Buyers Guide to Laparoscopic Electrodes

While laparoscopic electrodes are simple instruments in themselves, trying to make sense of the variety of options and configurations available can sometimes be rather complex and confusing for both procurement and clinical staff.

Below is a handy guide outlining the available options of Laparoscopic Electrodes and what they mean for you and your facility.

Reusable or Single-Use

Laparoscopic Electrodes are available as a single-use (disposable) option or reusable option.

Reusable Electrodes are rarely used now due to the risks associated with re-processing, insulation testing, and subsequent burns from insulation failure. The cost of disposable electrodes has reduced over the years as volumes have increased, which further strengthens the case for using disposable options. It is still important to ensure disposable electrodes have a double-insulated shaft for peace of mind and associated risks.

Tip Style

The most common tip style for Laparoscopic Electrodes is the L-Wire/L-Hook configuration, which enables the surgeon to retract, dissect and manipulate tissue as required.

Another standard style is the Spatula tip. This style is mainly used in gynecology and enables the surgeon to coagulate large tissue sections quickly and efficiently.

Other tip styles include Needle Point, Curved Blade, Ball and J-Hook; although these are less common, they still have their place.

Tip Coating

Initially, all Laparoscopic Electrodes were uncoated stainless steel. However, as with standard diathermy electrodes, most facilities now use PTFE-coated, non-stick Laparoscopic Electrodes.

PTFE-Coated tips provide many benefits, including:

  • Lower coagulation settings required
  • Reduced surgical plume (smoke)[i]
  • Greater visibility
  • Less irrigation and aspiration required
  • Reduced need to remove the electrode to clean the tip

While PTFE-Coated Electrodes may be more expensive to purchase, the time saved by not removing the electrode to clean the tip can save several minutes with every procedure.

All Prima® Laparoscopic Electrodes are PTFE-Coated.

Electrode Size

The length of standard electrodes are between 330mm and 350mm long and are suitable for general use. Larger electrodes are available for bariatric use at 450mm long. There are also shorter electrodes available for pediatrics and are also a 

popular option used in veterinary procedures, which are typically around 230mm long.

The standard diameter of Laparoscopic Electrodes is 5mm. However, some surgeons are discovering the benefits[ii]  of using smaller 3mm Laparoscopic Instruments, including electrodes, and therefore this size is becoming more readily available.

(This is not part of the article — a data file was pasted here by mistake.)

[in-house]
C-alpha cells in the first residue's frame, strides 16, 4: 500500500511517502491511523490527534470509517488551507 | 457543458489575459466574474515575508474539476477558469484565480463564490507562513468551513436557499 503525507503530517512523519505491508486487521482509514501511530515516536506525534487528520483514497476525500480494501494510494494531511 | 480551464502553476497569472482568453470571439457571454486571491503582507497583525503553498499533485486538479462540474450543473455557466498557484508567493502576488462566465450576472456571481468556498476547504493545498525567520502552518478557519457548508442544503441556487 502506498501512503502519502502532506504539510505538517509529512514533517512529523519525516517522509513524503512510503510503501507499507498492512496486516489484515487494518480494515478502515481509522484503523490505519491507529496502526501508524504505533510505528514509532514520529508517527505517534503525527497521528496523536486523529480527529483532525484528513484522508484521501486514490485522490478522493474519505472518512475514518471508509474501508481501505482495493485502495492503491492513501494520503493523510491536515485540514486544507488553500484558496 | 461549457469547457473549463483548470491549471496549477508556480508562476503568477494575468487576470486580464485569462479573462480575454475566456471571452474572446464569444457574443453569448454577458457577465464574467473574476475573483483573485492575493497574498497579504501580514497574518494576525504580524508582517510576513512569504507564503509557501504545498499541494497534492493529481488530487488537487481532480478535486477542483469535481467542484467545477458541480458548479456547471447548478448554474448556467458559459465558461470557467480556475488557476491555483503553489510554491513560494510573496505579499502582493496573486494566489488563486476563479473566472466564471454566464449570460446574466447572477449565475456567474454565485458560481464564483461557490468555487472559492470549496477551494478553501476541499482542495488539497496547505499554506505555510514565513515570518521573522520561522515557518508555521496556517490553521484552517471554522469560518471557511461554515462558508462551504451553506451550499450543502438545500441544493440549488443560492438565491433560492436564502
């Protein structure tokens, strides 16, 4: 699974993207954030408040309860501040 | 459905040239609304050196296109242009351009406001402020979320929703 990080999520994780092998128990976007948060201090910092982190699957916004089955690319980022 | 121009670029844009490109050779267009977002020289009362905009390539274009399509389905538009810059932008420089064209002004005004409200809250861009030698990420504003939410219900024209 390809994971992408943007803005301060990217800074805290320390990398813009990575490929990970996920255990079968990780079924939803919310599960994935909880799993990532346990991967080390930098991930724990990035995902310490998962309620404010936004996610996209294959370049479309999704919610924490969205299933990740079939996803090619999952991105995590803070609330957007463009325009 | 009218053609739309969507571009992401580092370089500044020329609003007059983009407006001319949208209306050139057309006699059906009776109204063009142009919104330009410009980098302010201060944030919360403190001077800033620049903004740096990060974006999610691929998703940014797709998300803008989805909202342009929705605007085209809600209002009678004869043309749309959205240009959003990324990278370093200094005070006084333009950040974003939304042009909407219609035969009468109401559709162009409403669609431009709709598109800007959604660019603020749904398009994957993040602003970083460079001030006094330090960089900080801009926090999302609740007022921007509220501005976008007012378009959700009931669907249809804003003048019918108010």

With or Without a Handle

Originally, reusable Laparoscopic Electrodes consisted of a thin, insulated shaft with a cable attached. As disposable options have evolved, some designs have simply copied the reusable design that surgeons are familiar with, whereas other formats have included handles to assist with ergonomics. The decision on which product to use comes down to surgeon preference.

The Laprosurge® Laparoscopic Electrodes all have an ergonomic handle, whereas the Prima® Laparoscopic Electrodes are available with or without handles.

Foot-Control or Hand-Control

Laparoscopic Electrodes are available to use either with a foot-control (electrode is connected to diathermy console via a monopolar cable), or by inserting into a standard ESU pencil, whereby the electrode is hand-controlled. Foot-controlled electrodes have a 4mm connection, and hand-controlled electrodes have a 2.4mm connection.

While the cost of the electrode is typically the same, using the hand-control method can be more expensive due to the cost of an ESU pencil versus the cost of a monopolar cable.

However, by using the hand-control method, tripping hazards can be reduced from within the theatre space creating a safer surgical working environment.

With or Without Cable

Electrodes can be purchased separately or packaged with a cable (foot-control) or ESU pencil (hand-control).

From a logistics perspective, it can be beneficial to have a single product code to manage, rather than multiple components.

If some components (i.e. monopolar cable) are already in use in the surgical field, then only the electrode itself may be required, which in turn can provide additional cost savings.

For further information about the best Laparoscopic Electrodes for your facility, please get in touch with us at, and your account manager will be only too happy to assist you.


[i] Kisch T, Liodaki E, Kraemer R, Mailaender P, Brandenburger M, Hellwig Vet al. . Electrocautery devices with feedback mode and Teflon-coated blades create less surgical smoke for a quality improvement in the operating theatreMedicine (Baltimore) 2015; 94: e1104.

[ii] Bignell, M., Lewis, M. P. N., Cheong, E. C. K., and Rhodes, M. (2013), “A prospective, randomized, single-blind trial of 5-mm versus 3-mm ports for laparoscopic cholecystectomy: is smaller better?”, Surgical Endoscopy, Vol. 27, pp. 3616-3621